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Mentor Information for the Summer Student Scholar Program

About the Summer Student Scholars Program

The Summer Student Scholars Program aims to spark the interest of local undergraduate students in clinical research, and provide them with a broader perspective of such a career.


Rising juniors and seniors enrolled in an accredited US four-year college or university and interested in working with a Baystate faculty member are invited to apply to the 10-week program. Full program description and goals.

Looking For a Few Good Mentors

We are looking for 10 - 15 faculty mentors who have an active research project(s) that could involve an intern next summer.  We will attempt to match the research interests of mentors and students. 


Baystate faculty who are interested in being a research mentor, please complete the online Mentor Application/Project Proposal by January 23, 2015.  If you have any questions, please e-mail Alex Knee, Summer Student Scholars Program Director, or call him at 794-1086. 

Mentor Responsibilities

Time and Resources Commitment

Faculty mentors, or a designee, must be available throughout the 10 weeks to monitor progress on student research and provide at least five hours of oversight per week.  The faculty mentor is ultimately responsible for the research experience and must provide the necessary work space, computer access, training, and supplies for the Summer Scholar to be successful


The faculty mentor, or a designee, should also plan to attend the mentor luncheons and student presentations scheduled for:

  Date Time Location
Mentor Meet & Greet Monday, June 1 11:30 am Chestnut 5
Academic Week Keynote Luncheon

Monday, June 1

 

12:00 pm Chestnut 1 A/B
Final Presentations & Luncheons Thursday, August 6 10:00 am – 1:00 pm Chestnut 1 A/B
  Friday, August 7   9:00 am – 1:00 pm Chestnut 1 A/B

Project Readiness

Faculty mentors are strongly encouraged to have a ready-to-go project in order to optimize the Summer Scholar experience. 

Projects Requiring Approval From an Ethics Board

  • If your Summer Scholar will be participating in a project requiring approval from an ethics board (e.g. IRB, IACUC, etc.), early and timely submissions are suggested to ensure an on-time start. 
  • For projects requiring IRB review, submissions are suggested no later than March 1 (full-board) or April 1 (expedited).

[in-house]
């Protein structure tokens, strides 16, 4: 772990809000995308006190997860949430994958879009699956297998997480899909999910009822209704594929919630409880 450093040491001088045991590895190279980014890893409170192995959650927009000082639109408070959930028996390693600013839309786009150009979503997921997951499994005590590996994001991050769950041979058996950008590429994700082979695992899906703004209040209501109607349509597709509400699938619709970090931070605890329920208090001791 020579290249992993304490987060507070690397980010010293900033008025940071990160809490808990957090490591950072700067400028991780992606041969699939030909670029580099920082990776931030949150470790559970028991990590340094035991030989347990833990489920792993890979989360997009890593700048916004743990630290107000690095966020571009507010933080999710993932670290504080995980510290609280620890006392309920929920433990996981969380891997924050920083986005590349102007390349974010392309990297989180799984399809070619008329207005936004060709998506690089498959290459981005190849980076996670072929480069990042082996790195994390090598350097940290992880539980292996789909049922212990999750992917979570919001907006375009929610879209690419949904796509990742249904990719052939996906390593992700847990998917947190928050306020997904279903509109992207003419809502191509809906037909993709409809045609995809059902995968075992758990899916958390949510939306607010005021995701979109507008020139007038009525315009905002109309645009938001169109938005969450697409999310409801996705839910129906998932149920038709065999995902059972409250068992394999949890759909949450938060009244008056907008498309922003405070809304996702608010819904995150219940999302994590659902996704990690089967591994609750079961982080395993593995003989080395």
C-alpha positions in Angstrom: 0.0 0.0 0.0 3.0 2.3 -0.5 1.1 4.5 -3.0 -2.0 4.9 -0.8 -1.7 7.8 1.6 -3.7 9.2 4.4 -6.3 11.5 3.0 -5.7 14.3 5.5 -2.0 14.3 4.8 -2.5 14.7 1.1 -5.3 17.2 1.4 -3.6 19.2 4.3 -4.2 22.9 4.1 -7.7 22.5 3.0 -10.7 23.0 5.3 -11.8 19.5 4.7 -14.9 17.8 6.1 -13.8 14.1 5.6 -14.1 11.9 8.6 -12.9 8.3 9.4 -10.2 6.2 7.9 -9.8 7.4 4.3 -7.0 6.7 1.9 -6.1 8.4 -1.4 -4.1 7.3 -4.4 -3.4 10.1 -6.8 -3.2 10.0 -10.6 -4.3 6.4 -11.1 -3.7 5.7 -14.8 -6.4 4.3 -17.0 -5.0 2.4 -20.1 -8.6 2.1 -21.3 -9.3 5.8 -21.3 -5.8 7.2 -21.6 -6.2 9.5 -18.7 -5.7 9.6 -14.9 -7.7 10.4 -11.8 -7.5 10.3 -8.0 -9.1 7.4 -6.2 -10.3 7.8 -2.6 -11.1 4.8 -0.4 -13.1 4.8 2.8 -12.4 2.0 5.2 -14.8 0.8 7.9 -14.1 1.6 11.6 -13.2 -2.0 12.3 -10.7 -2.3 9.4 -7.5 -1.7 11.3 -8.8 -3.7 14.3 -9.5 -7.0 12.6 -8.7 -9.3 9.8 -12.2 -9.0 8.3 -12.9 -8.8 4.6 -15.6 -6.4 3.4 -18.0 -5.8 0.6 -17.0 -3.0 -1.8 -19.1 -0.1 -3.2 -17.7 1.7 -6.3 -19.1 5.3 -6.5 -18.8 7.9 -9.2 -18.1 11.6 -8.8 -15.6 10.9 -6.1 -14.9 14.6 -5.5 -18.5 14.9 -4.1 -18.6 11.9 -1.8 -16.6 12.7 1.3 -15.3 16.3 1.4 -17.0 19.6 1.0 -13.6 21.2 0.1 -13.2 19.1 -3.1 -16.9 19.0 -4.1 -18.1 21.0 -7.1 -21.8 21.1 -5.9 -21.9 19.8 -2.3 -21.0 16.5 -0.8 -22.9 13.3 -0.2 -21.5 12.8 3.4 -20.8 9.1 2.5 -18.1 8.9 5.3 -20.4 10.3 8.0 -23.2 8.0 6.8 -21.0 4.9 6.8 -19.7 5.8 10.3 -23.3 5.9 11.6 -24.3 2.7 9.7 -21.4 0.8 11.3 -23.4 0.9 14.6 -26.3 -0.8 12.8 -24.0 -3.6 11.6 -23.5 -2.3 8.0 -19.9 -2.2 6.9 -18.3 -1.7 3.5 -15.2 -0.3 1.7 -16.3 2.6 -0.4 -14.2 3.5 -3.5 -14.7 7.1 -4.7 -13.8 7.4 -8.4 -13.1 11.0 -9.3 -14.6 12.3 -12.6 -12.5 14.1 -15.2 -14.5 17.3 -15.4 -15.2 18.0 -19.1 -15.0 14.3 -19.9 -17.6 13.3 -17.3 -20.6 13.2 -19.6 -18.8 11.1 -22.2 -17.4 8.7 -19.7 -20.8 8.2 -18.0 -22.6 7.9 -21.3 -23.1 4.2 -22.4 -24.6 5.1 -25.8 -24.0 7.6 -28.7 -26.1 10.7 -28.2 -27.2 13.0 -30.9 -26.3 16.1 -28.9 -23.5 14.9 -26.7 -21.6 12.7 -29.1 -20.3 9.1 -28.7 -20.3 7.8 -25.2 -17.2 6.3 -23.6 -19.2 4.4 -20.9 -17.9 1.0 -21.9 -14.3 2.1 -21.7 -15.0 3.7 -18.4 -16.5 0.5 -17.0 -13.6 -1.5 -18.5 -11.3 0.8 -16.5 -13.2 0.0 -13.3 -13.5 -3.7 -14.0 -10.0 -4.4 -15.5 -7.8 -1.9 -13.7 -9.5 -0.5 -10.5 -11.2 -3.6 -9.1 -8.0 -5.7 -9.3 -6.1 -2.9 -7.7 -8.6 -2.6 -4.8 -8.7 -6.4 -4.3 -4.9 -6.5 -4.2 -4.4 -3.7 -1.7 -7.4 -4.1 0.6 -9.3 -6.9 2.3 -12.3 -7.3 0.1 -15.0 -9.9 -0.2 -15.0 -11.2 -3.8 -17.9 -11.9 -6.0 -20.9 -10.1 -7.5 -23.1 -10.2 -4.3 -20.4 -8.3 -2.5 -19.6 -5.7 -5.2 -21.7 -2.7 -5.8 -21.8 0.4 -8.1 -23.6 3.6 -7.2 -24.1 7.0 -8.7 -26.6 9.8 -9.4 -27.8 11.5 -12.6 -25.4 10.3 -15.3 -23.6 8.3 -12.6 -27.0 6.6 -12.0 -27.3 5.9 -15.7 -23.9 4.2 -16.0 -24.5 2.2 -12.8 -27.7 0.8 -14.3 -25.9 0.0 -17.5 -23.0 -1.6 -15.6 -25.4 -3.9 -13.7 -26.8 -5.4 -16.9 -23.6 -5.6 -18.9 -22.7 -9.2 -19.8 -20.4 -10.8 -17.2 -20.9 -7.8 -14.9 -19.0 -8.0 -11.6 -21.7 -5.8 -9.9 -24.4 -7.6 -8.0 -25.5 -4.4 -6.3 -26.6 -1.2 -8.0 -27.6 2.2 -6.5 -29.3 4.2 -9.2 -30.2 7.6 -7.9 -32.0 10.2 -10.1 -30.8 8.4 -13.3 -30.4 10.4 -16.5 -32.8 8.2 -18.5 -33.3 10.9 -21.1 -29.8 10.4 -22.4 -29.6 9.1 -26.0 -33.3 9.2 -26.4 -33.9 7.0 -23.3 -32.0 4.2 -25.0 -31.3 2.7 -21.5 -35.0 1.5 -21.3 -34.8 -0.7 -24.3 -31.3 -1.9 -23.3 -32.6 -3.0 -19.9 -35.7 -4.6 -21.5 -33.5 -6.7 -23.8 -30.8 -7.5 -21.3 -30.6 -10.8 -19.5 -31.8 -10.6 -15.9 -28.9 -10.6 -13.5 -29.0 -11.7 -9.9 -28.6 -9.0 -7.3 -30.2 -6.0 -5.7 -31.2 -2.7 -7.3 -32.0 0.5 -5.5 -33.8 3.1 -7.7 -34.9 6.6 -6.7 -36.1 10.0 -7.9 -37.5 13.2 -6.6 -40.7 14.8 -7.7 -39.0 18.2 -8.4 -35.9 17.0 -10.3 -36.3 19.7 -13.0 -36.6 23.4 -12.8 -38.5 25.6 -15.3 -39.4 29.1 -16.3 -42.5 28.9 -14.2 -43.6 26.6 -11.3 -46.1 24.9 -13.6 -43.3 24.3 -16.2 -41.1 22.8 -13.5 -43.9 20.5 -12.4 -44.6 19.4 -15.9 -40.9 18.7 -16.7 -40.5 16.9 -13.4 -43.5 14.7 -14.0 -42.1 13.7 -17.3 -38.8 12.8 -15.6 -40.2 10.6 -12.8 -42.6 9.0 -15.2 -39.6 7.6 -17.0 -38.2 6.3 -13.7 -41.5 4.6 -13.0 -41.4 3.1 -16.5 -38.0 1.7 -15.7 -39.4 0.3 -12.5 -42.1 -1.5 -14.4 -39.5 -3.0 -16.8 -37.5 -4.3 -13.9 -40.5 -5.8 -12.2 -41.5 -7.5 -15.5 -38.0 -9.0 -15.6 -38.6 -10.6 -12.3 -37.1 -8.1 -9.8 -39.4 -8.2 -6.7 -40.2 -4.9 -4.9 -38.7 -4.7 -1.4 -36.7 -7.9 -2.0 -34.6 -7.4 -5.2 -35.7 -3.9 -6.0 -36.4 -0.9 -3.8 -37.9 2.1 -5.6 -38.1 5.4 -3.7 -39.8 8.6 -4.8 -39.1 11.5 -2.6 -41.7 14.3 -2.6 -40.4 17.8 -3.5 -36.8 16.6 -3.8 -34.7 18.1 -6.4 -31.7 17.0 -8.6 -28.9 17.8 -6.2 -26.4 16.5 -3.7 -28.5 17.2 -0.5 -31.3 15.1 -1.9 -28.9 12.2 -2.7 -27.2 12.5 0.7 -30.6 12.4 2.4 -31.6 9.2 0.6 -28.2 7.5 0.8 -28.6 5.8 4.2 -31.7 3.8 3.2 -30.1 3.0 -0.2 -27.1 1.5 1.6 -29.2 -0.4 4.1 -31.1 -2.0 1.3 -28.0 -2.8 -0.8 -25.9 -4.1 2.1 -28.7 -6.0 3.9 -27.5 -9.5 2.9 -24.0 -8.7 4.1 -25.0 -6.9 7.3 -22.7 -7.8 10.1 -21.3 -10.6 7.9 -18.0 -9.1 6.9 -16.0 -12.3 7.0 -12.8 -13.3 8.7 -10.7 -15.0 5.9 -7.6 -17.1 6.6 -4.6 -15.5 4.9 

• Requesting applicable network access prior to June 1 will assist in expediting your Summer Scholar's orientation to your project.

Collaboration with the Epidemiology and Biostatistics Core

  • If you will be collaborating with the Epidemiology and Biostatistics Research Core, plan to start discussing your project no later than January. 

Why Mentor?

Mentoring can be immensely rewarding for both mentor and mentee, providing many opportunities to learn from and share with each other, gain new insights, and discuss experiences that enrich each persons perspective moving forward as evidenced by feedback from recent Scholars:

 

"As a first introduction into the field of clinical research, and working at a hospital in general, I could not have asked for a better experience.  From the articles we read, to presentations, to our own research presentations, I have learned an incredible amount and will use it through my medical career."  

 

"The program challenged me to understand my research project more critically than I otherwise would and introduced thought-provoking insight into the medical research community."

 

"The opportunity to work intensively for 10 weeks in a hospital setting has solidified my aspirations to have a career in medicine.  The involvement in primary research gave me a structured task to work on while still being able to observe how doctors interact with each other, other medical professionals, and their patients."

Ensuring a Positive Experience for Your Summer Scholar

Best practices include providing your Summer Scholar with opportunities to:

  • extract data from a medical record
  • collect data for a prospective trial
  • obtain informed consent from study participants
  • perform data entry and data cleaning
  • perform descriptive data analysis
  • assist with interpretation of results
  • learn how to conduct a survey
  • learn how to write an abstract and manuscript